I noticed an item in 'Lectronic recently about global warming. I'm sure that you would find a near-unanimous agreement among scientists at U.S. universities that climate change and global warming have been significant over the last 100+ years. Every major U.S. university now has research teams, courses and public seminars about climate change - not whether it exists, but what is likely to happen because of it.
Please look at www.ipc.ch to see the output of the international science committee on climate change for a compilation of all recent data.
This is significant, because we are now in a more rational phase of research and policy-making. No, the ice caps are not about to catastrophically melt and submerge all civilization. Yes, we are putting too much CO2 and organic nitrogen into the environment as a result of fossil fuels and fertilizers. Yes, we will see times of no sea ice in the Arctic in the Northern Hemisphere summer within 50 years. And yes, that will have impacts on the ecosystems there.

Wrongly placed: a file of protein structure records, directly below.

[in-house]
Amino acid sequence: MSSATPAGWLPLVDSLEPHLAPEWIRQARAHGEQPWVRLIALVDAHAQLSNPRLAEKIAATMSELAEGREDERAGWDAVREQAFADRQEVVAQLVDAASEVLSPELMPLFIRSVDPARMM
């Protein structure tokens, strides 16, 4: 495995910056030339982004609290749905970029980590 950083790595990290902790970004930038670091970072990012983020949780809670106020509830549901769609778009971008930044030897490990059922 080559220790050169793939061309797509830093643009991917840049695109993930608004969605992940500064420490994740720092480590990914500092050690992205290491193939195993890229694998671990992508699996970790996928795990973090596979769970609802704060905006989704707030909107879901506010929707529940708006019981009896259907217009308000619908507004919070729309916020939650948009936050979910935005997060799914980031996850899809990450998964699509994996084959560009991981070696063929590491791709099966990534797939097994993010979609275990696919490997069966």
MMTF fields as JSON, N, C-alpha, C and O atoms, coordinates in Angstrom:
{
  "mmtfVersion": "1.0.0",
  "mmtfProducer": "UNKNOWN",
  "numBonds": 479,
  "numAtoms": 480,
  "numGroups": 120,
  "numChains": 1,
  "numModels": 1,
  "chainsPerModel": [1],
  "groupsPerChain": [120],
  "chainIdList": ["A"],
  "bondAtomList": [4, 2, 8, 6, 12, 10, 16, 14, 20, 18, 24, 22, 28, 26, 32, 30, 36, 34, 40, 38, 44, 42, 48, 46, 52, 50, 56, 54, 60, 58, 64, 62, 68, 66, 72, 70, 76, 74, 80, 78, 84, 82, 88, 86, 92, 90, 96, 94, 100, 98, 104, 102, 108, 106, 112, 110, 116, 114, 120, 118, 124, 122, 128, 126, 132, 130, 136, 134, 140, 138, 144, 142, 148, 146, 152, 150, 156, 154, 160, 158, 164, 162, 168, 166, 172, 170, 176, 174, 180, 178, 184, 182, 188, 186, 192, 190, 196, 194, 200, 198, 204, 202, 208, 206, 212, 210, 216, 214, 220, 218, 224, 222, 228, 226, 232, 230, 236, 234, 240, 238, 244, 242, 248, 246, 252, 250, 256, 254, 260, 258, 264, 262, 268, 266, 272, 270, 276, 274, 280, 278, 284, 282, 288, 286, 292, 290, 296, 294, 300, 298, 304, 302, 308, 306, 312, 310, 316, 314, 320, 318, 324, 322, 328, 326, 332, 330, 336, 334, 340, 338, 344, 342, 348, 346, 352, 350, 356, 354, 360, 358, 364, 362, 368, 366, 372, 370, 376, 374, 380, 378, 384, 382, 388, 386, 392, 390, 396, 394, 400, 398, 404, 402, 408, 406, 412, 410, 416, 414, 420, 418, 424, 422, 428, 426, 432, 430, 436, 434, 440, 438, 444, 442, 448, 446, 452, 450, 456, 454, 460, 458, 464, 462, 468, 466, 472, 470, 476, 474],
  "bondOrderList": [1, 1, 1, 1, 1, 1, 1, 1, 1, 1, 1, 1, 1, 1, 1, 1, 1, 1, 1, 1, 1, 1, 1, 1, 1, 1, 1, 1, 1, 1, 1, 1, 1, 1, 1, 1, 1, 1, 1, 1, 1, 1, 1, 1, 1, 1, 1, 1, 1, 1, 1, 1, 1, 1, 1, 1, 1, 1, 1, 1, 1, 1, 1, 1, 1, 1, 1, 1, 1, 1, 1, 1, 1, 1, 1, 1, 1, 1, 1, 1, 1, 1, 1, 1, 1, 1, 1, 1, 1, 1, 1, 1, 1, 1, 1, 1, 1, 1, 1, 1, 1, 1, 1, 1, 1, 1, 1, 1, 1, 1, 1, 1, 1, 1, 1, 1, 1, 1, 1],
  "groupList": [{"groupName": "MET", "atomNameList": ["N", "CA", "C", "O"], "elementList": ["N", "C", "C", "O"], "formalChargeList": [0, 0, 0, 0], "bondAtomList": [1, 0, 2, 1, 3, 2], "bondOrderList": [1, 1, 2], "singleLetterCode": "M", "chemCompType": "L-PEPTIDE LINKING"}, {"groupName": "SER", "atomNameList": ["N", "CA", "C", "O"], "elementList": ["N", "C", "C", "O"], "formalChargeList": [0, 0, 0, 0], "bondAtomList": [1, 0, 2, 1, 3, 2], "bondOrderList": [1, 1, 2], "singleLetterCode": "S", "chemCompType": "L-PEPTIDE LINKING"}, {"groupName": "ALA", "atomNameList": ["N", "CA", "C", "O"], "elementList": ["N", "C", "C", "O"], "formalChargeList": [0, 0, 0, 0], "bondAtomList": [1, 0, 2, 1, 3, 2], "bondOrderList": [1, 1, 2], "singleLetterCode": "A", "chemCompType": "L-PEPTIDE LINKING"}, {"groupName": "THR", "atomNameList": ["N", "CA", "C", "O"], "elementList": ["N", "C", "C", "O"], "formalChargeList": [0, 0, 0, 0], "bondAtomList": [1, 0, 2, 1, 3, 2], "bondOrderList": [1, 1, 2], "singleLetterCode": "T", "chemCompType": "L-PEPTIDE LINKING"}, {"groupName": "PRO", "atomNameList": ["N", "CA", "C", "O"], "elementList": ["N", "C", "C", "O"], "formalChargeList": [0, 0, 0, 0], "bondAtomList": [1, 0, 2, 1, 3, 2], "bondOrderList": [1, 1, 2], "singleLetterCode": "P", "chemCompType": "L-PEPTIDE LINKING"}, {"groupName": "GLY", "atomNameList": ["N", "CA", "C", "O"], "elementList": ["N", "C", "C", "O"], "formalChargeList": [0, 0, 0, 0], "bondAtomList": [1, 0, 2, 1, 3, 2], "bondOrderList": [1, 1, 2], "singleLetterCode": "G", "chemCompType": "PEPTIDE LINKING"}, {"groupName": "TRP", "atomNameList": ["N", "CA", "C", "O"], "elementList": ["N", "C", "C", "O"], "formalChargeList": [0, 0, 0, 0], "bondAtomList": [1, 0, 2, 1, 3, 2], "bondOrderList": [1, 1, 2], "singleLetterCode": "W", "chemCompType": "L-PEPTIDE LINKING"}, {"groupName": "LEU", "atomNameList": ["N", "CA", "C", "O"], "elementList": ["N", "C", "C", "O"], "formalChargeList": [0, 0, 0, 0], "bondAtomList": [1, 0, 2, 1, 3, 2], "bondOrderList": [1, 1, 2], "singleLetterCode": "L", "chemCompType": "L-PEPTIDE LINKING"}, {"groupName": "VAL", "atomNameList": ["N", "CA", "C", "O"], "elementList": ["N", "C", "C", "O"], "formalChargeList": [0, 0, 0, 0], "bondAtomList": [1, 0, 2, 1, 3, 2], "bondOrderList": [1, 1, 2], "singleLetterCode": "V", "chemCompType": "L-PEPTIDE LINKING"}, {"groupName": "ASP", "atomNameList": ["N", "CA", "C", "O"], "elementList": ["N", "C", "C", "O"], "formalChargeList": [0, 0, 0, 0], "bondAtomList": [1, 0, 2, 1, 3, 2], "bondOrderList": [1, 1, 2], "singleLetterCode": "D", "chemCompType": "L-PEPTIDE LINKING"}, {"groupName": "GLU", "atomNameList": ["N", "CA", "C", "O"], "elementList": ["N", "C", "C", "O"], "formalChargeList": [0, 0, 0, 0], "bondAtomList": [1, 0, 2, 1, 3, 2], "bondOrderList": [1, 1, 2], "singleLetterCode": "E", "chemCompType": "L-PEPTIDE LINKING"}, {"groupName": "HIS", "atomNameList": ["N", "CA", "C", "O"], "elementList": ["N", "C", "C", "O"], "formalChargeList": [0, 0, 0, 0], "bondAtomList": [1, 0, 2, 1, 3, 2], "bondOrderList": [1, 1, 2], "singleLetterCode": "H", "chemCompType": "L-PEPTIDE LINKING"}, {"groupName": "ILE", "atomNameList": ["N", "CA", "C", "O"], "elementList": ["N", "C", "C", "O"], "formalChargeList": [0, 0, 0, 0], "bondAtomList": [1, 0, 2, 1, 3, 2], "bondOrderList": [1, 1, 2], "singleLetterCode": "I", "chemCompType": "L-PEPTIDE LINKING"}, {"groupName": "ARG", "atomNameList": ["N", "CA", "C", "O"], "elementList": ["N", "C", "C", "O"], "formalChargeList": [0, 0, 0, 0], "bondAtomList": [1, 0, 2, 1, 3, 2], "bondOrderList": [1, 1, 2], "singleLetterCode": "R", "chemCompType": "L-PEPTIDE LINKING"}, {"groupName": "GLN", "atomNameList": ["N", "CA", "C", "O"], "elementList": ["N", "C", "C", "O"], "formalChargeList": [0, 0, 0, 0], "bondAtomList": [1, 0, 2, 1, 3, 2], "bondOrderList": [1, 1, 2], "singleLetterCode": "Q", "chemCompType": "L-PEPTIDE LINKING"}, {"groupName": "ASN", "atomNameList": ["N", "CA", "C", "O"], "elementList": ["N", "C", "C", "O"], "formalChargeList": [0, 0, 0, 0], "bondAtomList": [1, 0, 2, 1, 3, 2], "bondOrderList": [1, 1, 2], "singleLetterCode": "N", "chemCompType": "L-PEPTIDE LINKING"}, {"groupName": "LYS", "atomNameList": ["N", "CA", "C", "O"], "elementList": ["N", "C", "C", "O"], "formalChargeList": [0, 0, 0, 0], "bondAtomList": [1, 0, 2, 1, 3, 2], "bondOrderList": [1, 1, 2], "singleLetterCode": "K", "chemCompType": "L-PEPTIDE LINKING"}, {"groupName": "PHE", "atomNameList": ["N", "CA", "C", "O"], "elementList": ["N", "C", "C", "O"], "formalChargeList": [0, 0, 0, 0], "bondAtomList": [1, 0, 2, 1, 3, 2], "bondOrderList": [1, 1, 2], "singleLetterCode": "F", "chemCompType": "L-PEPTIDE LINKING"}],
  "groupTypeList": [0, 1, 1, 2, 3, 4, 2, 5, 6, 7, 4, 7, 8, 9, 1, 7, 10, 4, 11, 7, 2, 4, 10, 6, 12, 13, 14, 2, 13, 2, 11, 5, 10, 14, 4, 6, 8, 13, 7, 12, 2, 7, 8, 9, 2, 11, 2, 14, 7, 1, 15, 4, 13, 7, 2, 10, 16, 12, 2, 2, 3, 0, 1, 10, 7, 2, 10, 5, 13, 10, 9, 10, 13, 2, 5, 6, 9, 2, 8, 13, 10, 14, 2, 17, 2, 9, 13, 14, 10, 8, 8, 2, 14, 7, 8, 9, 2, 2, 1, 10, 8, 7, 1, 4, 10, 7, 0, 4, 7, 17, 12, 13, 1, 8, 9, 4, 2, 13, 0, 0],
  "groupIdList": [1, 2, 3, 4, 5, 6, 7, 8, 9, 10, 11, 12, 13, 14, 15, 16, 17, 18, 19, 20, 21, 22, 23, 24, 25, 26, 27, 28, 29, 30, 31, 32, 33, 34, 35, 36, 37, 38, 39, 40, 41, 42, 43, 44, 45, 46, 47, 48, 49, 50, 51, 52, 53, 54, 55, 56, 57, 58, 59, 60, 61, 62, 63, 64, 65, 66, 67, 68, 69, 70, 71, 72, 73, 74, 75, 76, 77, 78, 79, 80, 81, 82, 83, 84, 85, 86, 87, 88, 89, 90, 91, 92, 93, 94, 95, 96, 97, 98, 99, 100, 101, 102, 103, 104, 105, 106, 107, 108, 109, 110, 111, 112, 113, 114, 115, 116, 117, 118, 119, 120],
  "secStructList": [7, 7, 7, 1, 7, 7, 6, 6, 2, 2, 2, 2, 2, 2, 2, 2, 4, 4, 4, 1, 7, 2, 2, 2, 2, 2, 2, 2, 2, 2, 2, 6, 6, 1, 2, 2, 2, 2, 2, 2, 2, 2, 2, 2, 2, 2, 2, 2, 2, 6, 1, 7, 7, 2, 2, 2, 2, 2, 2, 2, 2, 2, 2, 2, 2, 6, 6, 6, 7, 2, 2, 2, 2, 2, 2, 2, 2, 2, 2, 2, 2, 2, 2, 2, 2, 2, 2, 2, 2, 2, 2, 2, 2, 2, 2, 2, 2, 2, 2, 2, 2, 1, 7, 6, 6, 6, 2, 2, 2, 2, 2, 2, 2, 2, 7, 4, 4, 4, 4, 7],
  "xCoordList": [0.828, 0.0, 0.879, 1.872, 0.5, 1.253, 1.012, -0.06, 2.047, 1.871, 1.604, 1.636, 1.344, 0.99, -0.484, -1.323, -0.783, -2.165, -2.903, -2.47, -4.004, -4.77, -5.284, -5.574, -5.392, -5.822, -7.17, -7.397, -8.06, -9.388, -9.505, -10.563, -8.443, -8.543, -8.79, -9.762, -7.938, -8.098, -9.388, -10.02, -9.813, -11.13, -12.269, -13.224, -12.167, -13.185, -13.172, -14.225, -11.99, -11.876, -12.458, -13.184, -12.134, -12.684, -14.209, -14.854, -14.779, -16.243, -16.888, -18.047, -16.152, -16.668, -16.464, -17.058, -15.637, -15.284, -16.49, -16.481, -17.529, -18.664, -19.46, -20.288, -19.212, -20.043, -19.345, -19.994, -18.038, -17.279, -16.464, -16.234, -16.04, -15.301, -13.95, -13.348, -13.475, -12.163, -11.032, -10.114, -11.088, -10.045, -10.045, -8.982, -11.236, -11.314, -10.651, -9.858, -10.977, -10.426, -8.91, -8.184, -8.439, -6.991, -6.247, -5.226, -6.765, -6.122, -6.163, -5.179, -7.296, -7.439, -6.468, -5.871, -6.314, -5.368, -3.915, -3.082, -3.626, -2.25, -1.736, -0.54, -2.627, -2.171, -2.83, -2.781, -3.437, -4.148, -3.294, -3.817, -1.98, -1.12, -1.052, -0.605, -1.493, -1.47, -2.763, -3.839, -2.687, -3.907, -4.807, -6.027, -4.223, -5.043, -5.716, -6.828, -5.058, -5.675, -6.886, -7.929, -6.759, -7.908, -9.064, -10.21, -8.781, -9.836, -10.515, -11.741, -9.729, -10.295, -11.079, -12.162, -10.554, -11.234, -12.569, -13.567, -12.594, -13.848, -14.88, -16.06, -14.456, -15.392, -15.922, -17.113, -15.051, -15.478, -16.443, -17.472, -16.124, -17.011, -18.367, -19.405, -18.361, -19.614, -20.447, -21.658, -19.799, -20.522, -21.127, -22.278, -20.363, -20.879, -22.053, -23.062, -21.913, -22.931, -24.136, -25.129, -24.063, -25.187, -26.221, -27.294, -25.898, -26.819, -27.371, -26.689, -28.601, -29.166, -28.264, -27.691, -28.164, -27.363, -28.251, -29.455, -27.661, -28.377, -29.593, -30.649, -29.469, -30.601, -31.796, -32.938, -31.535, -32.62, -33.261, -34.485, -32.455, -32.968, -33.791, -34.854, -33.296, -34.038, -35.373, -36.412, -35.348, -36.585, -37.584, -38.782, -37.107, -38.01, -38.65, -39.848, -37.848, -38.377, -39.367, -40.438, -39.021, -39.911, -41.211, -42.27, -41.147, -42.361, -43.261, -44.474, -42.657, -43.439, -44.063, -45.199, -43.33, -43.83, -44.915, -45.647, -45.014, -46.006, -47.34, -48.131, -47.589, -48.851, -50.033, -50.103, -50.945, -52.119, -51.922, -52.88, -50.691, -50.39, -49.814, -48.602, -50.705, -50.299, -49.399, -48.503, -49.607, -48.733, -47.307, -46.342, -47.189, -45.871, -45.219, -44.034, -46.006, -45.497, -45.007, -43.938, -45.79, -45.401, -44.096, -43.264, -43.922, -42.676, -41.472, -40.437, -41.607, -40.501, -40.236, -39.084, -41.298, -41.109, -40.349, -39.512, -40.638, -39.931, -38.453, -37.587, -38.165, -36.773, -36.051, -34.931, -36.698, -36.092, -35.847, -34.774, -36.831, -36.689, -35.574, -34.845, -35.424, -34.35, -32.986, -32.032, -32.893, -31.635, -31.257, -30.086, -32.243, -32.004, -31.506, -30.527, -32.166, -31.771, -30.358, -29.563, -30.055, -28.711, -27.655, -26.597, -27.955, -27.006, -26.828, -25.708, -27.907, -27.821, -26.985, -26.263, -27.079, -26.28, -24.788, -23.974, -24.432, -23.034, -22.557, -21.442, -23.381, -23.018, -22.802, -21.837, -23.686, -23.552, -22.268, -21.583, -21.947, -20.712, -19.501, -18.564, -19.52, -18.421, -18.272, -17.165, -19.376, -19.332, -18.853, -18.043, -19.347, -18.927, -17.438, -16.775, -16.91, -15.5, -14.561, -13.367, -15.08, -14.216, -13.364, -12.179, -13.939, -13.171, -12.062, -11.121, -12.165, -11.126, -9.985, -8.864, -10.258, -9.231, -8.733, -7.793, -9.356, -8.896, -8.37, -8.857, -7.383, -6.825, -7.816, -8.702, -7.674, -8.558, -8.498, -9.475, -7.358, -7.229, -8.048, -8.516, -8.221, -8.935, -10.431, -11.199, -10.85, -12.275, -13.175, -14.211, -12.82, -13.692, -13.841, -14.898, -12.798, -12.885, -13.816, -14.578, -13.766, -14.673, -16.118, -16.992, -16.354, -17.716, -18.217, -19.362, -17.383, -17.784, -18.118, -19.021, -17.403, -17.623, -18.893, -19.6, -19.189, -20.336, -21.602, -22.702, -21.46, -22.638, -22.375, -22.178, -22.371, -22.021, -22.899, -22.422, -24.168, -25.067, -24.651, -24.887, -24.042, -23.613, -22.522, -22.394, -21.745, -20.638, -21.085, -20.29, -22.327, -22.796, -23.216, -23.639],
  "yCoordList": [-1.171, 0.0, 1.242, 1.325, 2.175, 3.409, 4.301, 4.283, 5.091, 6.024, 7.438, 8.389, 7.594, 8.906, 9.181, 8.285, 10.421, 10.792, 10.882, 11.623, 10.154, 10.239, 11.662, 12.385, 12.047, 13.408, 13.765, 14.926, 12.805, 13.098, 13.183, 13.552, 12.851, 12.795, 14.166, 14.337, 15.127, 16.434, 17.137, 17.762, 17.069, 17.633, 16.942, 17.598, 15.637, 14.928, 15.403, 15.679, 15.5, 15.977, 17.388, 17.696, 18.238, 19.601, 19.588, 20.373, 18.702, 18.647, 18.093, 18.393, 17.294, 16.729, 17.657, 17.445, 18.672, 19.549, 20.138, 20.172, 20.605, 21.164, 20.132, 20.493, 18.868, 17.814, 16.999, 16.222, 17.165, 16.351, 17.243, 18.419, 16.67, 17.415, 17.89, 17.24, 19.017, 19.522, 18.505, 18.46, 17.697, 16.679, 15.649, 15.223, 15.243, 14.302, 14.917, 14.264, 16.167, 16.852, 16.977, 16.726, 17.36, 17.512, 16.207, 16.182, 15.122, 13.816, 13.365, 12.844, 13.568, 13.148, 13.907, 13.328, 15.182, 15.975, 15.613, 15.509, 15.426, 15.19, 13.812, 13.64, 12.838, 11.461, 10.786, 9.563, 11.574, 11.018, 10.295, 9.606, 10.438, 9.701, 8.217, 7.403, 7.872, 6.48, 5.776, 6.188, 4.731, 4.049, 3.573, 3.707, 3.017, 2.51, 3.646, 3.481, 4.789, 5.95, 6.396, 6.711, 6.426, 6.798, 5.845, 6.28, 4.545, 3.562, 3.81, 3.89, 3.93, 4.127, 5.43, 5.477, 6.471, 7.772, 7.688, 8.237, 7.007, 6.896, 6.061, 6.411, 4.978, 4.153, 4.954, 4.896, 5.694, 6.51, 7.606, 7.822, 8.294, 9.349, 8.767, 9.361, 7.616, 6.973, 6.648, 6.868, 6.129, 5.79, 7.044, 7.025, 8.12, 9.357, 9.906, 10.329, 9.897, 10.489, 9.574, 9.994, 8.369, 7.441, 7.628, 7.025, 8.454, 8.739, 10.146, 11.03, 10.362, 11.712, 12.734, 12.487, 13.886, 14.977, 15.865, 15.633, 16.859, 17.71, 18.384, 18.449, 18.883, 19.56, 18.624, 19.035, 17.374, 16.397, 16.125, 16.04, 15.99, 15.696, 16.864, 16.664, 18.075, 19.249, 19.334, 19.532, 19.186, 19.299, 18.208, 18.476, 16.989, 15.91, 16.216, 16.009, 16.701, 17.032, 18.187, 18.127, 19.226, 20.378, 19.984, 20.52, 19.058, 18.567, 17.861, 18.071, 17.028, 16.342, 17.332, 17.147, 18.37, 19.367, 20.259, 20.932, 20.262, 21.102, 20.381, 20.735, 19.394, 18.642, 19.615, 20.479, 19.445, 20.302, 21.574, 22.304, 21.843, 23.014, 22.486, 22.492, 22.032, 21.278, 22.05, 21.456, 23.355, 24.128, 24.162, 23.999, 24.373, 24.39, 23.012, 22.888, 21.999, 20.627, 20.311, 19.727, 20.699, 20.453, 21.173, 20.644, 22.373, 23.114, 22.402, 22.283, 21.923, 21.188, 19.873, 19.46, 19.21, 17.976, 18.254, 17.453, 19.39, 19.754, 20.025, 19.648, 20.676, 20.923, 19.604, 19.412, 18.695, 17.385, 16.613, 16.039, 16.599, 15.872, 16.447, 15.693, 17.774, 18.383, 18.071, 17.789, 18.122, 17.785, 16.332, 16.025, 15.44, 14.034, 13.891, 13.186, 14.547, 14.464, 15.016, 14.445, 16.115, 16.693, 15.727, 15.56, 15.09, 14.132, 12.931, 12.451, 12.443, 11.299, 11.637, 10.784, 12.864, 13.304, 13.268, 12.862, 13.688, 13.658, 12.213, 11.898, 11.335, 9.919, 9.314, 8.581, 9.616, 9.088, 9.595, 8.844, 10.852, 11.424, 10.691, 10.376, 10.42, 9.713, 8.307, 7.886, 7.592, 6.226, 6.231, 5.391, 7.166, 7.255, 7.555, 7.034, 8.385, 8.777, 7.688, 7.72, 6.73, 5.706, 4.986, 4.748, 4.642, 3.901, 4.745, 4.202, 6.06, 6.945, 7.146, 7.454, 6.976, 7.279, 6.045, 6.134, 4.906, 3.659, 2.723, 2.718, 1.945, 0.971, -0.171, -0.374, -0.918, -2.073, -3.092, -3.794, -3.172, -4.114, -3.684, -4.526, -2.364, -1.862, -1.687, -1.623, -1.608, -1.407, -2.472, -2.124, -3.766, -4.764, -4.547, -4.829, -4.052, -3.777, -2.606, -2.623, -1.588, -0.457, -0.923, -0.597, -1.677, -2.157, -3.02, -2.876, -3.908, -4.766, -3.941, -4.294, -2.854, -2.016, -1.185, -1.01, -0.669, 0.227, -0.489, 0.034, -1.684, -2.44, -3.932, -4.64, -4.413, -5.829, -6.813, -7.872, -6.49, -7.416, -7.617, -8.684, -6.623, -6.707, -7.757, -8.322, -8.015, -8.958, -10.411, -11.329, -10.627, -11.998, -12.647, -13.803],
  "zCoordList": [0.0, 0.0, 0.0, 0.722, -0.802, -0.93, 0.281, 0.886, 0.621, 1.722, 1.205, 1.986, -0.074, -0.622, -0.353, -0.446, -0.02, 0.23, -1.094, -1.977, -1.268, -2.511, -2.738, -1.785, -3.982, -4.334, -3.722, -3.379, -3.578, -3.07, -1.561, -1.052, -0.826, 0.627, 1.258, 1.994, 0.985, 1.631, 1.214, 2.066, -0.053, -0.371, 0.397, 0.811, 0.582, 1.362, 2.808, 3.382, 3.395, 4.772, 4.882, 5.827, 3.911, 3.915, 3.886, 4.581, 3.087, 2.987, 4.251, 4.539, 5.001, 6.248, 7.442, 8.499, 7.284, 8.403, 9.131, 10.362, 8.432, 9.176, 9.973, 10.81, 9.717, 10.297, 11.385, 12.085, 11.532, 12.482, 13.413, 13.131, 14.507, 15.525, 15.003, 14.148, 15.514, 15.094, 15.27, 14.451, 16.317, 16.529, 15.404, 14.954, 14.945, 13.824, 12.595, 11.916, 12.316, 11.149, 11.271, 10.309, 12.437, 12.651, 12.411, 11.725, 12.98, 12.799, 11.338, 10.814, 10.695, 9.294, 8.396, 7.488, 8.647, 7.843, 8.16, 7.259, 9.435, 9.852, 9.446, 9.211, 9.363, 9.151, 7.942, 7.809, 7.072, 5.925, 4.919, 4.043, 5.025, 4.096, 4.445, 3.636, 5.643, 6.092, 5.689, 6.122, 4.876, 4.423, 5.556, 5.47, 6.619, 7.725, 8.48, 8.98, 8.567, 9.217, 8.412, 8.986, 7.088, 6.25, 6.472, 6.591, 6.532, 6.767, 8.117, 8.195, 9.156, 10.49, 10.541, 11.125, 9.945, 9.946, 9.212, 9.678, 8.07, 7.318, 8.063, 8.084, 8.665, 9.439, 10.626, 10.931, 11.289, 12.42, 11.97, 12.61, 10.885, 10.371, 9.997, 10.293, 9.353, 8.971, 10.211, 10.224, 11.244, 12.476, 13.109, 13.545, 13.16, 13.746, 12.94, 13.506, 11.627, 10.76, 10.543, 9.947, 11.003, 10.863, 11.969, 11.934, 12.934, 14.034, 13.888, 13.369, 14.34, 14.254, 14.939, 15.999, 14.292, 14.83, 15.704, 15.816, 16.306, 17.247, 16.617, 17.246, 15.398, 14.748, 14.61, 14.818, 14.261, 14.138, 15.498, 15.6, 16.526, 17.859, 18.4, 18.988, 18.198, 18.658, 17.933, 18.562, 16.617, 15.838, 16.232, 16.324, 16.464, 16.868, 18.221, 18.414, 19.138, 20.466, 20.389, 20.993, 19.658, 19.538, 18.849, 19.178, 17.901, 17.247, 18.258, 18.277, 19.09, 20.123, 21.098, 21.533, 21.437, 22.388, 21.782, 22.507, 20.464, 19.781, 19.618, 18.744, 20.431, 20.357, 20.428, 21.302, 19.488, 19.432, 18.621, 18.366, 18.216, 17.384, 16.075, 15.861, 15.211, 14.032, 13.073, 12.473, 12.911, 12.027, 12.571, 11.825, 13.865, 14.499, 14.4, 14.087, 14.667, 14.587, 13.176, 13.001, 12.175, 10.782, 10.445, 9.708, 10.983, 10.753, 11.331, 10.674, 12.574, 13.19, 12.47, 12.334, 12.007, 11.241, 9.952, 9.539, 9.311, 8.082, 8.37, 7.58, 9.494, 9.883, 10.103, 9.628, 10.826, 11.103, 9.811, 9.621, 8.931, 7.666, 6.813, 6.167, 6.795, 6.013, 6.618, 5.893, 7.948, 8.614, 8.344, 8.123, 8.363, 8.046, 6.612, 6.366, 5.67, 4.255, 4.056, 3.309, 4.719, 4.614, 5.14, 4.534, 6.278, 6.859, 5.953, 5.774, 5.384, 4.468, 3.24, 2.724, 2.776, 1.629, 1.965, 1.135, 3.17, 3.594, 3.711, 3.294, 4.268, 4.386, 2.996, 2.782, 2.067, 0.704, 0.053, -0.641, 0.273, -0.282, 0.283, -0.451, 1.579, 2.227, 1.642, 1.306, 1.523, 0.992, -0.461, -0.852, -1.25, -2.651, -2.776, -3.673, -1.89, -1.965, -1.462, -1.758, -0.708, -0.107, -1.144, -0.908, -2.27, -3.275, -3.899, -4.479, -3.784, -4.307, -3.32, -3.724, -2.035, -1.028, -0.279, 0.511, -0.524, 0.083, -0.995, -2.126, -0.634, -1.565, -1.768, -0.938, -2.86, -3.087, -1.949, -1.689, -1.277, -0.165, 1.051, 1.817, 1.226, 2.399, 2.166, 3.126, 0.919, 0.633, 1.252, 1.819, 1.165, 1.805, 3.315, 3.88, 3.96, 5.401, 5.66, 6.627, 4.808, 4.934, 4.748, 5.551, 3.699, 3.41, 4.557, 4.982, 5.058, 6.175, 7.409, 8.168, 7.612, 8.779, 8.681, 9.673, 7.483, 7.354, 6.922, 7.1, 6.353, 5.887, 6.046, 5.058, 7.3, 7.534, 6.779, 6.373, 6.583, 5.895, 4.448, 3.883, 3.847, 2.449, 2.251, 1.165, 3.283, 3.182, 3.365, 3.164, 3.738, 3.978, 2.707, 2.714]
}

Sailors seem to generally be aware of human impacts on our world, and are usually more interested in improving things. I'd like to see your message be correct: things are changing, sometimes in environmentally detrimental ways, and we should continue to work hard at understanding what the mechanisms are and how we can reduce our impacts.
Alan - Thanks for the pleasant letter.
Thanks for printing my letter last month regarding my search for Capri 30 skippers. I received a few emails and some good information.
Tom - You're very welcome.
We left Puerto Vallarta on January 14, and are now in Acapulco on our way to Panama and the Caribbean. We've enjoyed a wonderful 16 months here in Mexico, and are now looking forward to other cultures and experiences. As we leave, we'd like to offer some advice to other cruisers in Mexico.